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Brexit deal: The day after

© Belga

Exhausted but relieved, the EU and the UK announced on Thursday afternoon, Christmas Eve, that they had managed to agree on the terms of their future cooperation and a free trade agreement that will provide for zero tariffs and zero quotas on all goods that comply with the rules of origin.

On the brink of the abyss, the two parties were very close to give up, with the UK crashing out from the EU without any deal. It would require a last-minute direct interference by European Commission President Ursula von der Leyen and UK Prime Minister Boris Johnson to bridge the differences in the remaining sticking point, fisheries, an economically insignificant issue but loaded with symbolic value.

At the press conference yesterday afternoon, von der Leyen attributed the positive outcome to EU’s strong negotiation position, based on the fact that it is the world’s largest single market. “The UK would have been harder hit than the EU in case of a no-deal,” she explained and highlighted the huge step taken in the fisheries to reach the agreement.

The full agreement with its 1,200 pages has not been published yet, nor has the Commission yet published the usual list of Questions & Answers to explain in some more detail what has been agreed. In the meantime, an overview with two columns has been published, showing the consequences of the UK leaving the EU and the benefits of the EU-UK Trade and Cooperation Agreement.

Fish – free movement

Outsiders may wonder why it was so difficult to agree on fisheries and why the issue threatened to block the whole deal. The annual turnover of EU fishing vessels from British waters is only around €650 million, compared with €850million for the UK vessels. The UK vessels catch about 45 % of the fish, accounts for about 55 % of the total value, and exports 80 % of the catches.

In other words, a small but integrated sector where UK and EU vessels are catching fish, which do not any know any borders, and which would be become more expense if customs fees would have been imposed on the export. For the UK, it was about sovereignty over its territorial waters in a narrow sense of the word. EU coastal members insisted on continuing their fishing in the same waters.

According to the deal, UK becomes an independent coastal state and is free to decide on access to its waters and fishing grounds, in respect of its international obligations. It now leaves the Common Fisheries Policy – the EU’s joint legal framework ensuring equal access to waters, stable quota-sharing arrangements and the sustainable management of marine resources.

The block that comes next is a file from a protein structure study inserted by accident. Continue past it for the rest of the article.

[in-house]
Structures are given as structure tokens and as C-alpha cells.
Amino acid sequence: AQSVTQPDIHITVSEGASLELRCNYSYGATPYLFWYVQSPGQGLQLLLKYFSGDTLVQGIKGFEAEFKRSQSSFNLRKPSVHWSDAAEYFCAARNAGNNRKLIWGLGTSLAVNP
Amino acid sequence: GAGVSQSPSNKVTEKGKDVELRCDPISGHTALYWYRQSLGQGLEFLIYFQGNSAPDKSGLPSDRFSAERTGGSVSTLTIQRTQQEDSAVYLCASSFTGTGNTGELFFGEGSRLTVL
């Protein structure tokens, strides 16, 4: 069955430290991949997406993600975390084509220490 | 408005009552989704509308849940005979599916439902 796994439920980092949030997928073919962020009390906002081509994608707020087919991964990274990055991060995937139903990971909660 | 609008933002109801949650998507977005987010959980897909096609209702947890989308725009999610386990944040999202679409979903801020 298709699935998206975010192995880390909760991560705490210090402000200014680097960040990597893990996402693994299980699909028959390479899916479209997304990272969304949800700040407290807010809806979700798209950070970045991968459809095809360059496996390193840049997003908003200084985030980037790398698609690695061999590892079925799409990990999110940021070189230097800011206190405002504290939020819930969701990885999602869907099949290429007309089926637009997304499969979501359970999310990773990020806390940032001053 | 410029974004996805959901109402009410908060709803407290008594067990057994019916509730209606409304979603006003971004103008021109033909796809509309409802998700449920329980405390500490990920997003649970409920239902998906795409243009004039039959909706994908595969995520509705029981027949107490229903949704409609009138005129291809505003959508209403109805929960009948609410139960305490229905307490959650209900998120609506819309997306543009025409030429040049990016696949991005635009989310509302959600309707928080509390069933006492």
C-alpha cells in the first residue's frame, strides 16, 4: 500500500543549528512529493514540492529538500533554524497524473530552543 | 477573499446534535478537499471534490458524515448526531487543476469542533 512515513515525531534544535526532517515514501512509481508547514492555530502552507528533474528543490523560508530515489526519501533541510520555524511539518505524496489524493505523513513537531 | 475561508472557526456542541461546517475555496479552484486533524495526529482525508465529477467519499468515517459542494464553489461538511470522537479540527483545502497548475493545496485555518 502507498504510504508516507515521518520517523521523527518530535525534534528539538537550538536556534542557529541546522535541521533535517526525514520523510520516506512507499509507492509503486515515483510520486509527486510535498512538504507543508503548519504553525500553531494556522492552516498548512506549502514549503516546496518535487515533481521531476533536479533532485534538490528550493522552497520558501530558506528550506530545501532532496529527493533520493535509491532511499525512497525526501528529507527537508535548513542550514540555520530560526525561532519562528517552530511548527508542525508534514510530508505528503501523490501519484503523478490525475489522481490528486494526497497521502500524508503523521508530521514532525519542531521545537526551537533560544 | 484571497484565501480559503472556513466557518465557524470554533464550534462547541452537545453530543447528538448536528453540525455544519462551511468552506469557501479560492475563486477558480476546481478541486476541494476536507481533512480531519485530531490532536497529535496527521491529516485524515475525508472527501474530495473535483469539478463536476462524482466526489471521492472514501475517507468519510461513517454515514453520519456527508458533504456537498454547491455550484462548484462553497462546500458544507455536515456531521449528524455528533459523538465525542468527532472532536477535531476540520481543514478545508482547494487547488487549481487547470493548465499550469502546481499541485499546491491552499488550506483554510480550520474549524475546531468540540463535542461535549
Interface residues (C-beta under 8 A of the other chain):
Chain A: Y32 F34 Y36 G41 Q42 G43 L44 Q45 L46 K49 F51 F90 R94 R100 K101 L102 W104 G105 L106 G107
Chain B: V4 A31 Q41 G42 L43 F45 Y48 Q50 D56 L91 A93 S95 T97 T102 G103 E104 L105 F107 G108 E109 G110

In the new arrangements, most will remain more or less the same with reciprocal access rights to fish in each-other’s waters during a 5.5 years transition period. During the transition period, the EU will transfer 25 % of its current fish quotas to the UK. EU vessels will continue to fish in UK coastal waters, including its extended territorial waters (6 – 12 nautical miles) if they already have been doing it.

At the end of the period, EU and UK will conduct annual discussions on fishing quota and access to each-other’s territorial waters. The assumption today is that the access will continue but any side can refuse access to its waters, in which case the other side might trigger compensatory measures, for example customs on fish.

EU Chief Negotiator Michel Barnier was satisfied with the fish deal and promised that, “the EU will be present alongside European fishermen to support them. This is our commitment”.

People – no free movement

“British fish will still be free to cross the channel but British citizens will have to ask permission before they can live, work, love, study or retire in an EU member state,” commented Roger Casale, a former British MP and CEO of citizens rights NGO New Europeans.

Barnier was also less satisfied with the deal on free movement of people and expressed regret that, “The ambition in terms of citizen mobility does not match our historical ties. And again, it is the choice of the British government.”

On the positive side, EU citizens with legal residence in the UK and vice versa UK citizens in the EU are protected by the Withdrawal Agreement and will keep all their EU rights for life. But new rules will apply as of 1 January 2021, allowing for some mobility but not for the free movement which is in place in the EU:

UK nationals will no longer have the freedom to work, study, start a business or live in the EU. Visas will be required for stays over 90 days. However, coordination of some social security benefits such as old-age pensions and healthcare will make it easier to work abroad and any pre-existing build-up of contributions to national insurance will not be lost.

For EU citizens, a non-discrimination clause will ensure equal treatment for short-term visas. Coordination of some social security benefits (old-age and survivors’ pensions, pre-retirement, healthcare, maternity / paternity, accidents at work) will also make it easier to work abroad and no rights will be lost.

“A bad trade deal is arguably better than no deal at all but will not fundamentally mitigate the negative consequences of Britain’s decision to leave the EU,” added Roger Casale. “One casualty of the deal will be the end of free movement between the EU and the UK. The EU is not just a union of states and markets, it is also a union of people.”

M. Apelblat
The Brussels Times

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